Capital raising tips from the experts: Tessa
Tessa Clarke is co-founder & CEO of OLIO, a free app which connects users with unwanted food (households or local businesses) with neighbours living nearby who would like it. Since launching in January 2016, OLIO has grown to 600,000 users who have together shared over three-quarters of a million portions of food.
OLIO has raised 3 rounds of financing totalling $8.2m, the most recent of which was their $6m Series A this summer. More than a quarter of a million items of food have been shared through the app. Some 40 per cent of food items that are posted on the app are requested within the hour, and 86 per cent with a 24-hour period.
Tessa will be one of the guest speakers at our October Readiness Series event in London this October. You can register for the event here.
1. You have raised $6m in Series A round led by Octopus Ventures – how did you get ready?
We spent the year prior to going to market meeting with prospective investors and finding out where there was a good fit. This meant that when were ready to select a lead investor, we had a short-list of investors where we had well-established relations, so this enabled us to move through the process fairly quickly. Once in the process it was very emotionally intense, and so on a personal level I made sure to carve out some time each day for exercise so that I could try and maintain my sanity!
2. How was Series A different, what was the biggest challenge and how did you tackle it?
Our Series A was different because we went through a clear process to select a lead investor before then filling out the round, and this hadn’t happened in quite that way in our previous rounds as Accel had led both times. Our biggest challenge was the same as our previous two rounds – we were extremely early in our monetisation journey, and so for the majority of investors that meant we weren’t a good fit. We therefore had to find investors who understood and bought into why we’ve prioritised growth and engagement to date; and then we had to give great comfort in the clarity of our vision, traction to date and ability to execute quickly and effectively.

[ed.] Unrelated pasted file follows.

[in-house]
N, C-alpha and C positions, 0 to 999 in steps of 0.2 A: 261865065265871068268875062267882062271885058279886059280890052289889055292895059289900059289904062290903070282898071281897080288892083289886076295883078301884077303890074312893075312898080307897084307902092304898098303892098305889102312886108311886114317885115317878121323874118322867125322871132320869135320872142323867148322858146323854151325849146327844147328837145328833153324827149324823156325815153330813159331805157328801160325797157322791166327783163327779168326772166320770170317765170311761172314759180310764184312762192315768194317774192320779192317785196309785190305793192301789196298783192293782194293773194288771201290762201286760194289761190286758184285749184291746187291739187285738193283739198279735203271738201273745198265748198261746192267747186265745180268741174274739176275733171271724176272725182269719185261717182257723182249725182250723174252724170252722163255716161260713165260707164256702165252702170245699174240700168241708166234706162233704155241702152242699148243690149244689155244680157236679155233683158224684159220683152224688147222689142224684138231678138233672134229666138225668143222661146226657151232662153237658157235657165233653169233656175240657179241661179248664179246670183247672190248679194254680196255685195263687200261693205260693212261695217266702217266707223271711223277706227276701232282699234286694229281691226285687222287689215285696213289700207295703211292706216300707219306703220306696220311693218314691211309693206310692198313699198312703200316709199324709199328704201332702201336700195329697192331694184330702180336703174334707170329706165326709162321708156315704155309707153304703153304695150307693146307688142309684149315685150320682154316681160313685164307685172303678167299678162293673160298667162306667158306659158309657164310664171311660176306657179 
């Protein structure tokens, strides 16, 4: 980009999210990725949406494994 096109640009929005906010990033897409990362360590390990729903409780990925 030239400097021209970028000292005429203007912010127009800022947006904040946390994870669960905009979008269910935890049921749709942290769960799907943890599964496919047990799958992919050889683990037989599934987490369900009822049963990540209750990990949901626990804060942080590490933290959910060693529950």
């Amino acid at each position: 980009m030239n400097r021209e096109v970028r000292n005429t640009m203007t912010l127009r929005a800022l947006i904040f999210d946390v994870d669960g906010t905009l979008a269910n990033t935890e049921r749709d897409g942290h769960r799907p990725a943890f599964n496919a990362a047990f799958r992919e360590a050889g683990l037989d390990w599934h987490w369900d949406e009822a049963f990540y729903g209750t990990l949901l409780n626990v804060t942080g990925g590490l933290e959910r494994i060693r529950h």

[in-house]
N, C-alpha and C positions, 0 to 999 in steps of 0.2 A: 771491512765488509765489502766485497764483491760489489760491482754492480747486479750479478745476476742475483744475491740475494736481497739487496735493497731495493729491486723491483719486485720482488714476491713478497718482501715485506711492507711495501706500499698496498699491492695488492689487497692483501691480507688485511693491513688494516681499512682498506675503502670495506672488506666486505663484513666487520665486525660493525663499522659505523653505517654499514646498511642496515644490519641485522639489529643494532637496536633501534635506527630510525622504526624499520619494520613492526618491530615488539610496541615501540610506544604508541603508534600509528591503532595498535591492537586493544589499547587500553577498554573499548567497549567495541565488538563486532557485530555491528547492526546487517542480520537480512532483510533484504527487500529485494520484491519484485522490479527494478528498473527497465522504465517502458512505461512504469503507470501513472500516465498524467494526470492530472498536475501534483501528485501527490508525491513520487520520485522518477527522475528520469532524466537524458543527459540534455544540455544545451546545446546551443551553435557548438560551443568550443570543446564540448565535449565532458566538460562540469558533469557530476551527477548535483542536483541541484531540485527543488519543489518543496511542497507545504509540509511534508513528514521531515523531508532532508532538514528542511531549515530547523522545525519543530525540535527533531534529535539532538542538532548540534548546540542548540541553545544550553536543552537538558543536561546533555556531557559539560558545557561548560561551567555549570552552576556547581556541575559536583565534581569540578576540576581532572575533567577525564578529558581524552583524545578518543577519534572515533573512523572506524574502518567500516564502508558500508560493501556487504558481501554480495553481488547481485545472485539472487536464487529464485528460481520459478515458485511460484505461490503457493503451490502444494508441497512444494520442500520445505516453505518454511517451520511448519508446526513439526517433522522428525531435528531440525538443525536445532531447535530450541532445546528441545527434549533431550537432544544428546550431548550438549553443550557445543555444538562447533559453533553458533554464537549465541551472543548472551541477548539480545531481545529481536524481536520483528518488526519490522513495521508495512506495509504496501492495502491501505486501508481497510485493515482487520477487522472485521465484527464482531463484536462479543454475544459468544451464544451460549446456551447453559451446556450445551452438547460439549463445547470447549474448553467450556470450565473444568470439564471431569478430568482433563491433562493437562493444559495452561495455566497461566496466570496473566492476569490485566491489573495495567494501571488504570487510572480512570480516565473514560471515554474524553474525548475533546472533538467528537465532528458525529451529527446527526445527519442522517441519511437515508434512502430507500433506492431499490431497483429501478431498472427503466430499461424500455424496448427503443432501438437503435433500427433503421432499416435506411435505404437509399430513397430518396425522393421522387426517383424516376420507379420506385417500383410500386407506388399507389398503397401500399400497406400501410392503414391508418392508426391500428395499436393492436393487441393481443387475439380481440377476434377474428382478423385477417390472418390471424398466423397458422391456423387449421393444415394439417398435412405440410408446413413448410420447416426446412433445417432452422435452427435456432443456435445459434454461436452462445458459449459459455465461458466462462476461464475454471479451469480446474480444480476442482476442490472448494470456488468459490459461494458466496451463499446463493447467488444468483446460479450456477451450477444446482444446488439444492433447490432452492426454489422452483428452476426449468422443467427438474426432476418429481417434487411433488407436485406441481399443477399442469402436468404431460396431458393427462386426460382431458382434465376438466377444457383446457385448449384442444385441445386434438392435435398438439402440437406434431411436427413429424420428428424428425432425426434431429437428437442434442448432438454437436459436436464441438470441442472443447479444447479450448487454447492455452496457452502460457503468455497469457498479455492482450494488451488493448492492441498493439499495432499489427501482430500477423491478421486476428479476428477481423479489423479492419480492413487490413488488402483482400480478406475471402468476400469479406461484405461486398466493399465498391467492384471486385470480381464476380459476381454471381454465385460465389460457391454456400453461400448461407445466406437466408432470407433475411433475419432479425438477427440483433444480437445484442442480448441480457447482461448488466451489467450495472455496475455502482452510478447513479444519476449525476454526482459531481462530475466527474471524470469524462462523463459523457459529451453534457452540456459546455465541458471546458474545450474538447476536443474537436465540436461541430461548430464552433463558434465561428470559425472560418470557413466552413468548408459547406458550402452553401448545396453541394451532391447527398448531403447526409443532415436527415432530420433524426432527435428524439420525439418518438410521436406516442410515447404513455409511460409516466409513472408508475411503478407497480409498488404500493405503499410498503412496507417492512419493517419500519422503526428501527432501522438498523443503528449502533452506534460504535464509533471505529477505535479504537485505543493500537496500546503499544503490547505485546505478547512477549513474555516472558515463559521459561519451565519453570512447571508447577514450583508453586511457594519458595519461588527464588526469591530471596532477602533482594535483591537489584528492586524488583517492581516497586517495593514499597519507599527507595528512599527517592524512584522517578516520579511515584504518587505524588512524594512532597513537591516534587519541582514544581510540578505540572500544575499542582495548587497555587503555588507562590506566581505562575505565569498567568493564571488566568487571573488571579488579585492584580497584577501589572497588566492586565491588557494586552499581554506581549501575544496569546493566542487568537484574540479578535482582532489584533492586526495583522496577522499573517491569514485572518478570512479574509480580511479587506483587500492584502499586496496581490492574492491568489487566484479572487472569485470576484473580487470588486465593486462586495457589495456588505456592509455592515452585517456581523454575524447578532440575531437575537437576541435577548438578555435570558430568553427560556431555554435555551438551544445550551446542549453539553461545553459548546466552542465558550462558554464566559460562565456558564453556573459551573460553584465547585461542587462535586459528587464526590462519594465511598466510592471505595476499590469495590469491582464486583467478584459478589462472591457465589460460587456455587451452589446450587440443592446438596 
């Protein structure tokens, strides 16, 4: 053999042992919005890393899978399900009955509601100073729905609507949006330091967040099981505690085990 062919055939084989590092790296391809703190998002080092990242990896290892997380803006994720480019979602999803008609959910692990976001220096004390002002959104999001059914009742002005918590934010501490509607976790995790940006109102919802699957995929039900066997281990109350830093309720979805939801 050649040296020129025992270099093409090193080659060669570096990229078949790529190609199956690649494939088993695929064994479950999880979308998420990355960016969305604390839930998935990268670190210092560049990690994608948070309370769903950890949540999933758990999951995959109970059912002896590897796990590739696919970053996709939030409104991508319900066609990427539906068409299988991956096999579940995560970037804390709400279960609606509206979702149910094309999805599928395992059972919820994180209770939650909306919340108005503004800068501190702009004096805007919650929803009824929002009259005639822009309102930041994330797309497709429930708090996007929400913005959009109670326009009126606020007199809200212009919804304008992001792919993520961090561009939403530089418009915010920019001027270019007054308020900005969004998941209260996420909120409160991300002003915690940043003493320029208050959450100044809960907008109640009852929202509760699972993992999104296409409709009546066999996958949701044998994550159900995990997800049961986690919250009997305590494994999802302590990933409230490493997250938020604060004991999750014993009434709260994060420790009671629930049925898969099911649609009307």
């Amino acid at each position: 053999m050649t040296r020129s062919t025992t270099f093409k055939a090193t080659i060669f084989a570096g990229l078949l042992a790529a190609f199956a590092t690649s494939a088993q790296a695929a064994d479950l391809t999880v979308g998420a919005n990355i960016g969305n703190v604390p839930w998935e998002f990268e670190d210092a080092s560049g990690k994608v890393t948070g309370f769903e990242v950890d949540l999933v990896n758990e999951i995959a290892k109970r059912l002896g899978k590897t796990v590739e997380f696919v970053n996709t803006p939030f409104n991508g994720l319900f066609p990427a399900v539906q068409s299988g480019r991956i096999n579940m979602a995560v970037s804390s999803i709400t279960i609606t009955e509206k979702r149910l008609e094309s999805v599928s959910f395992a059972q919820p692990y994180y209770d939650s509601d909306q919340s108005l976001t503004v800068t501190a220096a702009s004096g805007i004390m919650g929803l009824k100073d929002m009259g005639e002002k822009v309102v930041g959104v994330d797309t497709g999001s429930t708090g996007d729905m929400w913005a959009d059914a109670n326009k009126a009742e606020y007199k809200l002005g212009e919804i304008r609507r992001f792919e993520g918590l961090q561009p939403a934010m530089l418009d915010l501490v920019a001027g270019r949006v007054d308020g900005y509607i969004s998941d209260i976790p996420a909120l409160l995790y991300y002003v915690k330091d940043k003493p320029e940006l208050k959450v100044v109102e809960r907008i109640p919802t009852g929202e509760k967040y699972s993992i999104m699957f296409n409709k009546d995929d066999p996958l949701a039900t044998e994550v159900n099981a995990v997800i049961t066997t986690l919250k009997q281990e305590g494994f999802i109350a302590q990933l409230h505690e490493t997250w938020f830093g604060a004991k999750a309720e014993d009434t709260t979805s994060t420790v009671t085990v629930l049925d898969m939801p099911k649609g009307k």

3. What traits are you looking for in investors when fundraising?
At a very minimum they need to be mission aligned, but ideally – like us – they need to be mission obsessed! Several of our investors are active users of the app and so they understand at a very granular level the problem we’re solving, the experience we’re providing and our full potential. We’re also looking for investors who share our enormous ambitions and who recognise that whilst the destination is clear, our journey to get there will likely be long with many twists and turns along the way. Chemistry is also extremely important to us, as we’re very aware that we’re entering a long term relationship and so we need to communicate well and enjoy working together. Finally, each investor brings something unique to the table in addition to their capital – whether it be their network, experience scaling similar organisations, or functional expertise.